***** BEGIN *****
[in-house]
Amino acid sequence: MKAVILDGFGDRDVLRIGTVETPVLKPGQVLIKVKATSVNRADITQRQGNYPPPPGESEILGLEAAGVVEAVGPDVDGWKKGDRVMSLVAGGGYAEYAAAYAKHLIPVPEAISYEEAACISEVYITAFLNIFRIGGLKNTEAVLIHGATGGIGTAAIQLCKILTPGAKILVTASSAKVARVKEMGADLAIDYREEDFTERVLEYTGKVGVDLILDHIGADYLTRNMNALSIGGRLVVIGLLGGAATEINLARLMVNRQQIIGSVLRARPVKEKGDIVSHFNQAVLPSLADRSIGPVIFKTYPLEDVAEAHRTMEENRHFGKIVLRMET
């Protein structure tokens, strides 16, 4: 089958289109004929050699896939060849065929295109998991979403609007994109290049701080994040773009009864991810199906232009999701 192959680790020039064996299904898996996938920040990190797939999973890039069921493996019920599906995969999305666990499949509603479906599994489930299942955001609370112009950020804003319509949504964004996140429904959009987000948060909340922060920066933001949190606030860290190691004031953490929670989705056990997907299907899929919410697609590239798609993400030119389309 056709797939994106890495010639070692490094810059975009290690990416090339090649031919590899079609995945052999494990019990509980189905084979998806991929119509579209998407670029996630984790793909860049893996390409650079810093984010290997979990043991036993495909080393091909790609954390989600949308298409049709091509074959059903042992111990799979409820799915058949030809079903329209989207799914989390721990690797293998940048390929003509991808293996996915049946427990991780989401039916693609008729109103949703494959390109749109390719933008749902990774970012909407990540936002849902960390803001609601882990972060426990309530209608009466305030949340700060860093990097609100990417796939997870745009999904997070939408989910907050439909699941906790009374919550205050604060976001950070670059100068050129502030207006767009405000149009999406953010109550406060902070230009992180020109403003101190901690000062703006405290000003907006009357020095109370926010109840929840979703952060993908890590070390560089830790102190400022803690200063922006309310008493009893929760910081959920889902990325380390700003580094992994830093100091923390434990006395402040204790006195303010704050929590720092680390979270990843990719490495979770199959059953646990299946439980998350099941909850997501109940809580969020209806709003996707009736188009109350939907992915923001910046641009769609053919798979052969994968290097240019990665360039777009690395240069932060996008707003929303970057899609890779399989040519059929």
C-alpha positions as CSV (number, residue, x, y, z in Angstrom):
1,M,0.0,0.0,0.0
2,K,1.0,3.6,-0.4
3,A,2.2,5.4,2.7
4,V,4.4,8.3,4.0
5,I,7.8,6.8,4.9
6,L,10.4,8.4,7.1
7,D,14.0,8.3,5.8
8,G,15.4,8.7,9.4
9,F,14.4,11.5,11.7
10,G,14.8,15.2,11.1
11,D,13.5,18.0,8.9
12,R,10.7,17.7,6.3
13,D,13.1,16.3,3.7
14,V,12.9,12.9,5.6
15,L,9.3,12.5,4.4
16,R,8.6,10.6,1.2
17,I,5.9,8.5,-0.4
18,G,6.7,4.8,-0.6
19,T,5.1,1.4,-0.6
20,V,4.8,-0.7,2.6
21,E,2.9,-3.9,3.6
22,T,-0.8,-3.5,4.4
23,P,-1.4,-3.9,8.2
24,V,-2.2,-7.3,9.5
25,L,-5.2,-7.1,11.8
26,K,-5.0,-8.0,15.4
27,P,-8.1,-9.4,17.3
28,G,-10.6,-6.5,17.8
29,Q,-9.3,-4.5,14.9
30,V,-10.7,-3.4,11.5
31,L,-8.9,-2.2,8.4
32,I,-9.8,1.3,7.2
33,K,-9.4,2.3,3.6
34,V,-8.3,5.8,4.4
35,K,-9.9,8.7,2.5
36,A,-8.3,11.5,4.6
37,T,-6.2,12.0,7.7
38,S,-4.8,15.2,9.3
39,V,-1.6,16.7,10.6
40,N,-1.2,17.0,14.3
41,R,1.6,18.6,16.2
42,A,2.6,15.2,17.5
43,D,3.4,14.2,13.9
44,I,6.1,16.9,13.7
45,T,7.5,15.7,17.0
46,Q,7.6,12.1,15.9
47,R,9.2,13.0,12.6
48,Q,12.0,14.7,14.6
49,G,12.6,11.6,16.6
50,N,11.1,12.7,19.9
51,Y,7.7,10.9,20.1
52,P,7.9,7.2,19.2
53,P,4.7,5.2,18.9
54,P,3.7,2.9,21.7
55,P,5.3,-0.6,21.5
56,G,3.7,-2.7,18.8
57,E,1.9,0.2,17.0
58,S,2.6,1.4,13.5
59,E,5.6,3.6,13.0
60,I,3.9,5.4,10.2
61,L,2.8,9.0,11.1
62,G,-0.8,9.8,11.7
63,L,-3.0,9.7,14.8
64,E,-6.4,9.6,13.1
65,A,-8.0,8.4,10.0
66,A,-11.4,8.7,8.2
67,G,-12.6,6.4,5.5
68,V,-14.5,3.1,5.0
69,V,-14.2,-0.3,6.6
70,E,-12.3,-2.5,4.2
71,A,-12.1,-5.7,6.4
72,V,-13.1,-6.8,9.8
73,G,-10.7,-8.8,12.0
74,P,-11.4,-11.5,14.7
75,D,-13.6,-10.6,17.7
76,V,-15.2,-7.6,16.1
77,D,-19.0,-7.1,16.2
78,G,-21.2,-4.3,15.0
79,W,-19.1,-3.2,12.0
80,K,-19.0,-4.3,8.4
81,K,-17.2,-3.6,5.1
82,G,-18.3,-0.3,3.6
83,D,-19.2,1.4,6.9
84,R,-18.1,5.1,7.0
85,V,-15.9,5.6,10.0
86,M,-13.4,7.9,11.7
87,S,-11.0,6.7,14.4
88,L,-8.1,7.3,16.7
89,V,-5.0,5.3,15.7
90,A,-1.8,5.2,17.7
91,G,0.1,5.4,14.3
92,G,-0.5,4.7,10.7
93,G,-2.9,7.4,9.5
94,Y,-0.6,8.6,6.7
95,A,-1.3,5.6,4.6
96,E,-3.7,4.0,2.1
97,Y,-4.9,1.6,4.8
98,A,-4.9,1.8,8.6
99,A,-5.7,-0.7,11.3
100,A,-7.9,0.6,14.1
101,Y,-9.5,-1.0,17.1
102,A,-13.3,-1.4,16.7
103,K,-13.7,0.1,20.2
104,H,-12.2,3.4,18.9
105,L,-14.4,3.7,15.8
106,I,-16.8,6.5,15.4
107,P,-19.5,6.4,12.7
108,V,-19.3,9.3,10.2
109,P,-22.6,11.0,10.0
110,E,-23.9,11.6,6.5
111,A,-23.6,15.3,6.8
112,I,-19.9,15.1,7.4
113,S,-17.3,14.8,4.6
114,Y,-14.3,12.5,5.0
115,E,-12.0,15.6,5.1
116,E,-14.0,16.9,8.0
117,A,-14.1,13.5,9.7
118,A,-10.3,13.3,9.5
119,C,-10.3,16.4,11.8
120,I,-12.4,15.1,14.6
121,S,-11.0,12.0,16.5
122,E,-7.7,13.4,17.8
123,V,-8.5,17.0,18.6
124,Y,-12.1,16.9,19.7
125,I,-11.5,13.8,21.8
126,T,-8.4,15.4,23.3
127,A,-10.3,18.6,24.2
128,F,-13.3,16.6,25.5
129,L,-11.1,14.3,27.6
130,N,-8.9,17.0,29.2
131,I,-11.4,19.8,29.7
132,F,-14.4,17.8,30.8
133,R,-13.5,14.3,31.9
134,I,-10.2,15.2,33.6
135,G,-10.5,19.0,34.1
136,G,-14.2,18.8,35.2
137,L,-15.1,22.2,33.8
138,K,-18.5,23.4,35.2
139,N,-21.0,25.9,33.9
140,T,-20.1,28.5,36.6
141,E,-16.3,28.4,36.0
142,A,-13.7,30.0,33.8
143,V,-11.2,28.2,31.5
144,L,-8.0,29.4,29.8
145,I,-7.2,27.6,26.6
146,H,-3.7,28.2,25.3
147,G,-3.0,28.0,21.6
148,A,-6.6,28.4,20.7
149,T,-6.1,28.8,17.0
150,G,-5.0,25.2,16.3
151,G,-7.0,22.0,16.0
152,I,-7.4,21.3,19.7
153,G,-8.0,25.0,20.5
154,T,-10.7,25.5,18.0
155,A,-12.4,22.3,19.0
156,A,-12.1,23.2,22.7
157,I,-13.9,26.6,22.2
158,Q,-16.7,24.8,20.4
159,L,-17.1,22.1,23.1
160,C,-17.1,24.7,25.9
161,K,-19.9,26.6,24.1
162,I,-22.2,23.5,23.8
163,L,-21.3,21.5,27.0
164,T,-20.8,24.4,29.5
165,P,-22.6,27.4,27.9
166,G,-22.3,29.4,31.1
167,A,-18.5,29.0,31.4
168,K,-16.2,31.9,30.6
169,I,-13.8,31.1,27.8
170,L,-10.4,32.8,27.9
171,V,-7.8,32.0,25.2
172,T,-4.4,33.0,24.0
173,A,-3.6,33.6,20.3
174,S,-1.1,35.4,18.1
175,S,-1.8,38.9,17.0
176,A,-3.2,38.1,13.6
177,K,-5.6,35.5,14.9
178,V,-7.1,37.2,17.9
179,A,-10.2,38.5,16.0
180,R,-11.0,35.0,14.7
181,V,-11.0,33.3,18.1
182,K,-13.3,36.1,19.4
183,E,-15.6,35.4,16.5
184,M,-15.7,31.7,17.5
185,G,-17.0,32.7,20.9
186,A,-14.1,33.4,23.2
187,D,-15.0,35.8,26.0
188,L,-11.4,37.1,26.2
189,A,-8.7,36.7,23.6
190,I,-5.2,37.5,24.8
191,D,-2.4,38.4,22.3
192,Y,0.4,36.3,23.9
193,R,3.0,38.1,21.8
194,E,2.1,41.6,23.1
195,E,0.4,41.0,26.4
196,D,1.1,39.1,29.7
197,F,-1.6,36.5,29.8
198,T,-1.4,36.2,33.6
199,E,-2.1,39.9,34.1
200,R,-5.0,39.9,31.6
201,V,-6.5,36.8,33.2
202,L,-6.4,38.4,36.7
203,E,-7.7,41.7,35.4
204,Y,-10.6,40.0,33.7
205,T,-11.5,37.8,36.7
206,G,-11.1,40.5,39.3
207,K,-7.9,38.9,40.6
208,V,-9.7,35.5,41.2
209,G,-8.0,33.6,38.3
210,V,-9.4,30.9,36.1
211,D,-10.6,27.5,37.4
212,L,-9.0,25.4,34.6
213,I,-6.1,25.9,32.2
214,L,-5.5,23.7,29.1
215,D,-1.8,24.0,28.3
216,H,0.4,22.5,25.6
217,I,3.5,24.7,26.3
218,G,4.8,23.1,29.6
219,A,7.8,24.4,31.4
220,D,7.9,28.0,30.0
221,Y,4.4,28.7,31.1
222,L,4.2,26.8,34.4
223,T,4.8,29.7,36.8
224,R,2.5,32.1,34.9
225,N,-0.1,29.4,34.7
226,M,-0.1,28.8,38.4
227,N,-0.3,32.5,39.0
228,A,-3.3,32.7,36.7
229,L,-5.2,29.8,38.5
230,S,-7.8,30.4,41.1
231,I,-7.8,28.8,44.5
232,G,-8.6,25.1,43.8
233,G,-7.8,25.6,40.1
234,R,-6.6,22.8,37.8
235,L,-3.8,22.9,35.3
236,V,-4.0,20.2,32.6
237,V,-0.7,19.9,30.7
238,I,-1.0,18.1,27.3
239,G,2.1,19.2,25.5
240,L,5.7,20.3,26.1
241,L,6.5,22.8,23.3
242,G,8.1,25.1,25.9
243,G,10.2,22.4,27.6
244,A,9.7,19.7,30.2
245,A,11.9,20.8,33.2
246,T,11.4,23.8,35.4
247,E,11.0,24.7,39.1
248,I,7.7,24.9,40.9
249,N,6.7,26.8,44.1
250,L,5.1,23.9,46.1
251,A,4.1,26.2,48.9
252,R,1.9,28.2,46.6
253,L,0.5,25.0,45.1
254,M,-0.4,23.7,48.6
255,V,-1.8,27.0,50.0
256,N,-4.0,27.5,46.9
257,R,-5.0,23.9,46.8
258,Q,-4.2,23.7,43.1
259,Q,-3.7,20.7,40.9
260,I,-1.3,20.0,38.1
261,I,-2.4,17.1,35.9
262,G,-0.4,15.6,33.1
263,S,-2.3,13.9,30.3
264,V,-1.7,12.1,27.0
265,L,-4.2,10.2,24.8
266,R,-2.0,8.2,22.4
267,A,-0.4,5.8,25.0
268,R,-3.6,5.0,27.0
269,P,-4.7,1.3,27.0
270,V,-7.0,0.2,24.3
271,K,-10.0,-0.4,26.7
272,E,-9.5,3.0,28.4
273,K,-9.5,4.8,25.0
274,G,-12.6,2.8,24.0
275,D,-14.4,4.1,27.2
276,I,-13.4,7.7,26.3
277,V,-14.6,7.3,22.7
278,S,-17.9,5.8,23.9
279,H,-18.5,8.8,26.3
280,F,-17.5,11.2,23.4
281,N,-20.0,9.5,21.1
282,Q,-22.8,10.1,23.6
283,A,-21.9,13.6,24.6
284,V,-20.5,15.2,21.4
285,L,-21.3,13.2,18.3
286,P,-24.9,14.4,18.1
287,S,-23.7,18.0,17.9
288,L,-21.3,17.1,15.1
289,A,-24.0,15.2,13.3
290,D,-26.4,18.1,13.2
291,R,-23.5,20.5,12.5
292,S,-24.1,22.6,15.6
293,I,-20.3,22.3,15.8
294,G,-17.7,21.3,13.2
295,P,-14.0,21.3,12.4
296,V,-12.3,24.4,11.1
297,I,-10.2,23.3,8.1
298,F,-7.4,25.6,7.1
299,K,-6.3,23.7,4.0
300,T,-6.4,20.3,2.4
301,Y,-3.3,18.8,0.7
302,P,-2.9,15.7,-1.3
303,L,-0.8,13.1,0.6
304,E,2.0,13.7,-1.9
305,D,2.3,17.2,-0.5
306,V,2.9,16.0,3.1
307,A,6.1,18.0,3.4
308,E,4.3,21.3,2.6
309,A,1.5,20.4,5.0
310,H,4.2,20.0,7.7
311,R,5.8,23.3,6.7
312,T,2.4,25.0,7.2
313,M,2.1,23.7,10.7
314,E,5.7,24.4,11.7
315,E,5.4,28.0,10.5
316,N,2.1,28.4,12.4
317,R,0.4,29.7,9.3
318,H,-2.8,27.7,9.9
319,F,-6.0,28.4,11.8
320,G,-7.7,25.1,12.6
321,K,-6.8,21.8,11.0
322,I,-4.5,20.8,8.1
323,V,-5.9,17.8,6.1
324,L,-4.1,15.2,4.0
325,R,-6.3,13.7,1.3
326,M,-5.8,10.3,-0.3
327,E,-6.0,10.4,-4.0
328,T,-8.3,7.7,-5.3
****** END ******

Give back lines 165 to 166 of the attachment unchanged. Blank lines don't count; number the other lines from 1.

161,K,-19.9,26.6,24.1
162,I,-22.2,23.5,23.8